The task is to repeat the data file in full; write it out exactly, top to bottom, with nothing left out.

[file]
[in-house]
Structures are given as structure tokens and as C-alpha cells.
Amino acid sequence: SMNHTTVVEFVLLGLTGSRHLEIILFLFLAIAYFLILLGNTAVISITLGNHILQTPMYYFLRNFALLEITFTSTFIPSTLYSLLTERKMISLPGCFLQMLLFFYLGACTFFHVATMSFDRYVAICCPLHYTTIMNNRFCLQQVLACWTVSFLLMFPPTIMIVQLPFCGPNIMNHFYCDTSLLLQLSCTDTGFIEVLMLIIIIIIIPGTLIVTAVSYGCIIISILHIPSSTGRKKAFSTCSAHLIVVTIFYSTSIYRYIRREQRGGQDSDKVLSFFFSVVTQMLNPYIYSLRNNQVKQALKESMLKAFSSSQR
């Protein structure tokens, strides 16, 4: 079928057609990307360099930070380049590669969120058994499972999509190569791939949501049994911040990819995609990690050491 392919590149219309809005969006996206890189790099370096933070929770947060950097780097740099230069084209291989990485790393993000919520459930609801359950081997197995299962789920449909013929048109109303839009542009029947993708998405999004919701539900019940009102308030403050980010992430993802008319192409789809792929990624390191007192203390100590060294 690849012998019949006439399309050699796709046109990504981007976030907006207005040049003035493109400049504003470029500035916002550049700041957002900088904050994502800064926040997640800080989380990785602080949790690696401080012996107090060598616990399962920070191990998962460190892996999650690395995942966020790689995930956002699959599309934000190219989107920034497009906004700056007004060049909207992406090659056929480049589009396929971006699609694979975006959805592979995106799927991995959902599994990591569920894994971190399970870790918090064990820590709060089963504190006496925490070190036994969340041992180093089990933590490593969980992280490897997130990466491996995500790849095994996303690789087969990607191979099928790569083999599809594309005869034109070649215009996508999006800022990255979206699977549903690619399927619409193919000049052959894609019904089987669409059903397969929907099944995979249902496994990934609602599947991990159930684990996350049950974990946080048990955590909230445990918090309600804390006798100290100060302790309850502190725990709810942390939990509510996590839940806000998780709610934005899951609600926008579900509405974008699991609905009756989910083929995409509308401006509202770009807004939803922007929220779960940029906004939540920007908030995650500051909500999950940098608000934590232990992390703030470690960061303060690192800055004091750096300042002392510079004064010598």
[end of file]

[in-house]
Structures are given as structure tokens and as C-alpha cells.
Amino acid sequence: SMNHTTVVEFVLLGLTGSRHLEIILFLFLAIAYFLILLGNTAVISITLGNHILQTPMYYFLRNFALLEITFTSTFIPSTLYSLLTERKMISLPGCFLQMLLFFYLGACTFFHVATMSFDRYVAICCPLHYTTIMNNRFCLQQVLACWTVSFLLMFPPTIMIVQLPFCGPNIMNHFYCDTSLLLQLSCTDTGFIEVLMLIIIIIIIPGTLIVTAVSYGCIIISILHIPSSTGRKKAFSTCSAHLIVVTIFYSTSIYRYIRREQRGGQDSDKVLSFFFSVVTQMLNPYIYSLRNNQVKQALKESMLKAFSSSQR
């Protein structure tokens, strides 16, 4: 079928057609990307360099930070380049590669969120058994499972999509190569791939949501049994911040990819995609990690050491 392919590149219309809005969006996206890189790099370096933070929770947060950097780097740099230069084209291989990485790393993000919520459930609801359950081997197995299962789920449909013929048109109303839009542009029947993708998405999004919701539900019940009102308030403050980010992430993802008319192409789809792929990624390191007192203390100590060294 690849012998019949006439399309050699796709046109990504981007976030907006207005040049003035493109400049504003470029500035916002550049700041957002900088904050994502800064926040997640800080989380990785602080949790690696401080012996107090060598616990399962920070191990998962460190892996999650690395995942966020790689995930956002699959599309934000190219989107920034497009906004700056007004060049909207992406090659056929480049589009396929971006699609694979975006959805592979995106799927991995959902599994990591569920894994971190399970870790918090064990820590709060089963504190006496925490070190036994969340041992180093089990933590490593969980992280490897997130990466491996995500790849095994996303690789087969990607191979099928790569083999599809594309005869034109070649215009996508999006800022990255979206699977549903690619399927619409193919000049052959894609019904089987669409059903397969929907099944995979249902496994990934609602599947991990159930684990996350049950974990946080048990955590909230445990918090309600804390006798100290100060302790309850502190725990709810942390939990509510996590839940806000998780709610934005899951609600926008579900509405974008699991609905009756989910083929995409509308401006509202770009807004939803922007929220779960940029906004939540920007908030995650500051909500999950940098608000934590232990992390703030470690960061303060690192800055004091750096300042002392510079004064010598």